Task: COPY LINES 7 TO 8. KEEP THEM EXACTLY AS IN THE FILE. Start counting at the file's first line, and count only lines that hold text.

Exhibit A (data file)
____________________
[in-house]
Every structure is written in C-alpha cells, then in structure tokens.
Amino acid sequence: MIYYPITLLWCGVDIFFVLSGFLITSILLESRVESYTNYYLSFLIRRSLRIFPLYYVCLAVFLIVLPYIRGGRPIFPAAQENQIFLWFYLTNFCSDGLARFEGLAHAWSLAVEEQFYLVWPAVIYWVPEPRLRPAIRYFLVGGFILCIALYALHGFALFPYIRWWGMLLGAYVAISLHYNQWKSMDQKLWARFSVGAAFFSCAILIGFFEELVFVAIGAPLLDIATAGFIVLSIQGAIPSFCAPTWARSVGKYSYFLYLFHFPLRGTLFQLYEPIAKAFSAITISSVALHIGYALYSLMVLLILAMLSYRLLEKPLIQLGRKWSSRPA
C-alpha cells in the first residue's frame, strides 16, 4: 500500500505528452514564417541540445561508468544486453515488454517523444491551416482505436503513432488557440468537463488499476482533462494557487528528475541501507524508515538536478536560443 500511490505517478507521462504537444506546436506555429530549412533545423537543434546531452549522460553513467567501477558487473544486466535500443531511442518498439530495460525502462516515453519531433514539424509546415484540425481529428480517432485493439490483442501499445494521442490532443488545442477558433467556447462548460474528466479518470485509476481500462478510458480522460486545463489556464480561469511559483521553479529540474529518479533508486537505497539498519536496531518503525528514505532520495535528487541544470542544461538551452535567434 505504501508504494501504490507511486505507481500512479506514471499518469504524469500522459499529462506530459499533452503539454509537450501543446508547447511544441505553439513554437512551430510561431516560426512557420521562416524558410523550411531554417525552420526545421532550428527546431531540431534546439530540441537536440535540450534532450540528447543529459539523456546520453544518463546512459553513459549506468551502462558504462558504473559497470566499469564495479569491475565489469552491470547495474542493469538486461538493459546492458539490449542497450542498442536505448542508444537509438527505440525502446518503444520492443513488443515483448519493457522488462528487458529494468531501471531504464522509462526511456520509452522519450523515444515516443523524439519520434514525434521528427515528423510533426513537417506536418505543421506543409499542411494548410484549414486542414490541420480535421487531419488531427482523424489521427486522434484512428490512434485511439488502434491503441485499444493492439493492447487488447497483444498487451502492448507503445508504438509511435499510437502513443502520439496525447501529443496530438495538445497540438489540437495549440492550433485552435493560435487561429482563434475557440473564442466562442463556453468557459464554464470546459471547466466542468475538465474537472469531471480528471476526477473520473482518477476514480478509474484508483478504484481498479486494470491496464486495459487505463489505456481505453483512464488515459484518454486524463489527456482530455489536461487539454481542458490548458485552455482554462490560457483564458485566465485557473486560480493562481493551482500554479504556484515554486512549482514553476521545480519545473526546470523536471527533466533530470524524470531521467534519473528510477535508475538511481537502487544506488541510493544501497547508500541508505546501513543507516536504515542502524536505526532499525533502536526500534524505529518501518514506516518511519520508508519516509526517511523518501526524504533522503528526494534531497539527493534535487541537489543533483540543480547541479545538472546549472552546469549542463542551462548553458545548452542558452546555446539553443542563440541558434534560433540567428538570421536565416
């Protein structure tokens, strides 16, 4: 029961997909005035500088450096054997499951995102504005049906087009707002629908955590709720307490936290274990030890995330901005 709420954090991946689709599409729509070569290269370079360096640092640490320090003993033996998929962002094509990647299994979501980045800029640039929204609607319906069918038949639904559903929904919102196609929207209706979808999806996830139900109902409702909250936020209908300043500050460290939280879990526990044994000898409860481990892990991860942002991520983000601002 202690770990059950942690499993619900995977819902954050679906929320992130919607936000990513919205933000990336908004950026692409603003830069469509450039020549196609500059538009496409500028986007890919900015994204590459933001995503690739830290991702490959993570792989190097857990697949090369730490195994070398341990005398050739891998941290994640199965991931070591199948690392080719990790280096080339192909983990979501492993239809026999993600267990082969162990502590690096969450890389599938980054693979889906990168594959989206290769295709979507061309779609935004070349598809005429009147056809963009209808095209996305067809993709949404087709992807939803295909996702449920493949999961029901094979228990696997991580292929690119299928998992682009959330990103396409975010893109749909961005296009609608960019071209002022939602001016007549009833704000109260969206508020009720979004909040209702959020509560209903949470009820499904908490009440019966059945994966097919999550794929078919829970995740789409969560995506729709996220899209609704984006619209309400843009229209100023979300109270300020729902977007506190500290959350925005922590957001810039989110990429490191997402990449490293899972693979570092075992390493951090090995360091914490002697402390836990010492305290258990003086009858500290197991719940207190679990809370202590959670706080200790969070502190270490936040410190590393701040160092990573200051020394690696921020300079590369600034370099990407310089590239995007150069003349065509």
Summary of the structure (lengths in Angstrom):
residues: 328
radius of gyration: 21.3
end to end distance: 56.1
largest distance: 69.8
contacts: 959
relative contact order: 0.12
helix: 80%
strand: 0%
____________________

residues: 328
radius of gyration: 21.3